Portland Mayor Ted Wheeler issued a blistering rebuke of his city’s criminal justice system for releasing the alleged perpetrator of a violent hate crime back onto the streets over the July 4 holiday weekend.
“It is outrageous that someone accused of a violent bias crime against a parent and a child would be released before appearing in front of a judge,” Wheeler wrote in a statement. “Portland police should not have to arrest someone twice in a situation like this.”
Dylan Kesterson, a 34-year-old homeless man who allegedly attacked a family of Japanese background on the Eastside Esplanade on July 2, was arrested shortly after the attack. But, despite being accused of yelling racial slurs at a 5-year-old child and sending her father to the emergency room with a minor concussion, Kesterson was released without bail.
Three days later, on July 5, prosecutors reviewed Kesterson’s case file and demanded he be returned to custody. He was arrested the next day near his last known address, a downtown park.
Multnomah County’s presiding judge, Judith H. Matarazzo, like her counterparts across the state, had just issued new guidelines for pretrial detention, as required by state lawmakers’ 2021 effort at bail reform, Senate Bill 48, that went into effect July 1.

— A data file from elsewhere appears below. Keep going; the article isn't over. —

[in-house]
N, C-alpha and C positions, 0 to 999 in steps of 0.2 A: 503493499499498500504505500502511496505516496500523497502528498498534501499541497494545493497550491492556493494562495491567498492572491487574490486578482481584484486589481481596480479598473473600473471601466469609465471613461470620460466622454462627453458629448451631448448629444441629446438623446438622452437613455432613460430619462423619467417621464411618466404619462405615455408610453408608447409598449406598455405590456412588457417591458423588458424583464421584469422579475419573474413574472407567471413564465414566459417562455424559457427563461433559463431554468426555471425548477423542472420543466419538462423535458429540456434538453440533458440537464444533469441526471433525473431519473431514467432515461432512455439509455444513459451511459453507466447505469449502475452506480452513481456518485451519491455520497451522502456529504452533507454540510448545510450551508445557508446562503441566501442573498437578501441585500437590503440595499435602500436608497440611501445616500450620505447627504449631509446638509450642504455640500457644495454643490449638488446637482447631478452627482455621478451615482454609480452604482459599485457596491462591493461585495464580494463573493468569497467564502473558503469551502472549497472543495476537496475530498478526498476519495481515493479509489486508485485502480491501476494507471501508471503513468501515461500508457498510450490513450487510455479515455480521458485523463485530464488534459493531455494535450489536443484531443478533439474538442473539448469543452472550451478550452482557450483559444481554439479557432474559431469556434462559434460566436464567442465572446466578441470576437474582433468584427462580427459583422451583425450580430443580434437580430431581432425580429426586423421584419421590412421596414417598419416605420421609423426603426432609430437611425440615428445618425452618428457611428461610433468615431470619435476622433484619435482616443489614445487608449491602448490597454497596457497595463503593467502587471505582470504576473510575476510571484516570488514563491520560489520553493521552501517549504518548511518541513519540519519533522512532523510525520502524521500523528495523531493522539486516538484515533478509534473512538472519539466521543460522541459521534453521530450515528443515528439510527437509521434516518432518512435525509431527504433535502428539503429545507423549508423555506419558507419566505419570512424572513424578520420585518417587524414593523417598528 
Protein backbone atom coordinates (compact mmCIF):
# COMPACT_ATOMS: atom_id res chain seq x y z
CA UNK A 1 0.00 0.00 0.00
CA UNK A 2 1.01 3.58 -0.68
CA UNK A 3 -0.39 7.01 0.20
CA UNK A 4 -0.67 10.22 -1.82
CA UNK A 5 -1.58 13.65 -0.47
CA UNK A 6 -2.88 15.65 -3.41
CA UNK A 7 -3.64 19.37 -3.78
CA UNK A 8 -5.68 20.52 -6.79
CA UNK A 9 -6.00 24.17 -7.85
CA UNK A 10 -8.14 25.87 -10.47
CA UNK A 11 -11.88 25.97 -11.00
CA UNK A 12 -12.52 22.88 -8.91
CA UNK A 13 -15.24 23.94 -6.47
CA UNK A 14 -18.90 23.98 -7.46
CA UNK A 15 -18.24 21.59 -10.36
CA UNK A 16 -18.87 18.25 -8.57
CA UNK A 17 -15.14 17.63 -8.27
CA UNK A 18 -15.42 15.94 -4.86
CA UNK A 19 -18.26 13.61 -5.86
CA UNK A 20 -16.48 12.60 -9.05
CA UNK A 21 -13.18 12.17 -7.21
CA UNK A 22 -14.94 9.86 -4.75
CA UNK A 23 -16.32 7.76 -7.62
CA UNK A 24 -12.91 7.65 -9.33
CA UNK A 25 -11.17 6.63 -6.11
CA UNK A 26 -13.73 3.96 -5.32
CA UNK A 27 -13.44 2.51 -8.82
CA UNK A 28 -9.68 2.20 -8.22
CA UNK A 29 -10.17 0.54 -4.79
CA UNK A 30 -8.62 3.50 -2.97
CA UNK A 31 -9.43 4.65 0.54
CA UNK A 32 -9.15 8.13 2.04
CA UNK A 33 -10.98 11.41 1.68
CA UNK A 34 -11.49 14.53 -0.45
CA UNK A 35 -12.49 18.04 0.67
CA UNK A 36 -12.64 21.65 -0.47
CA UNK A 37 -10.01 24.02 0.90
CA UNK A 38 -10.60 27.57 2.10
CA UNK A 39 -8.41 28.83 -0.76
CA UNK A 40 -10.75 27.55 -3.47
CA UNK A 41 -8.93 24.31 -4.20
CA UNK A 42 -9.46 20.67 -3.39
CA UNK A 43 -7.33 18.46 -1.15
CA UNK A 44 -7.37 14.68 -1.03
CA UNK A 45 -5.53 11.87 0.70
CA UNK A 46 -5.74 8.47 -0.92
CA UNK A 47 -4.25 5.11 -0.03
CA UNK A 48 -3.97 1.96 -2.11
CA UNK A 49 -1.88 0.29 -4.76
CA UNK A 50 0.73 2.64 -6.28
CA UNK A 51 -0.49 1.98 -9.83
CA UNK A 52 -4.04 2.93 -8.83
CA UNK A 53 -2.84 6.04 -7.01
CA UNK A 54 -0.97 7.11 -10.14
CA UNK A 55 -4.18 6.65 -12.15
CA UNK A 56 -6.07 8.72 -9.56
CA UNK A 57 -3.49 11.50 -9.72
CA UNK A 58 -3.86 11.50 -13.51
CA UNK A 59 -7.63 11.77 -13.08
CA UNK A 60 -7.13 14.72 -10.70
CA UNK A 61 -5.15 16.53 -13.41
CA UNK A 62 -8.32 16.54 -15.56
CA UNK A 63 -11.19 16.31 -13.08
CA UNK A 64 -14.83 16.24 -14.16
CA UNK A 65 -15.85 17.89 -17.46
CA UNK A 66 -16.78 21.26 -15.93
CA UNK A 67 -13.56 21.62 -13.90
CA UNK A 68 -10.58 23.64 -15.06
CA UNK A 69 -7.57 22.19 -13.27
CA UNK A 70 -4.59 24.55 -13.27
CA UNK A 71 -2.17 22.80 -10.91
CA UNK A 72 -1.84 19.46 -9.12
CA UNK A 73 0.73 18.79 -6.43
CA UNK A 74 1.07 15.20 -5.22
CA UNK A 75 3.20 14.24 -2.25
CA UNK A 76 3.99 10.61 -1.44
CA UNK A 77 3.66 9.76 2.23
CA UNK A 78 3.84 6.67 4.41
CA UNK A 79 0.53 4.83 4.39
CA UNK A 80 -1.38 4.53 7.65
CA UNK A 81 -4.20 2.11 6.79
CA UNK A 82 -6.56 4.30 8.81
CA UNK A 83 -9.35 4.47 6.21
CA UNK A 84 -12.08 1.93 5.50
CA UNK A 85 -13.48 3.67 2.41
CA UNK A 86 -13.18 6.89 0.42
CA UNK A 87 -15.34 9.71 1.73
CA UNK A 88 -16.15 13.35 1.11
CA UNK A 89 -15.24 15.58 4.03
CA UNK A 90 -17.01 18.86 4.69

The county’s guidelines were precise: Someone accused of a first-degree bias crime, Oregon’s legal term for a hate crime, can be detained if they have a prior conviction in the past three years.
Kesterson’s record was clean, so he was allowed to walk.
On Tuesday, prosecutors scrambled to reverse the court’s decision to release Kesterson. They filed new charges, including second-degree attempted assault, and in an appeal to the judge demanding Kesterson’s detention, argued that Kesterson had committed a “violent felony” and was therefore ineligible for pretrial supervision. The judge agreed, and a warrant was issued for Kesterson’s arrest.
In the incident’s aftermath, no one wanted to take the blame. A spokesman for the police, Sgt. Kevin Allan, took issue with the idea that the initial charges originally suggested by the arresting officers were too light, noting that a first-degree bias crime is a Class C felony on its own, “and the charges added did not increase the crime classification.”
The court’s chief criminal judge, Cheryl Albrecht, released a statement emphasizing that the decision followed the new guidelines. Furthermore, she noted, the old guidelines were no more strict.
None of this seemed to calm the mayor. “The criminal justice system needs to be reviewed from top to bottom,” he said.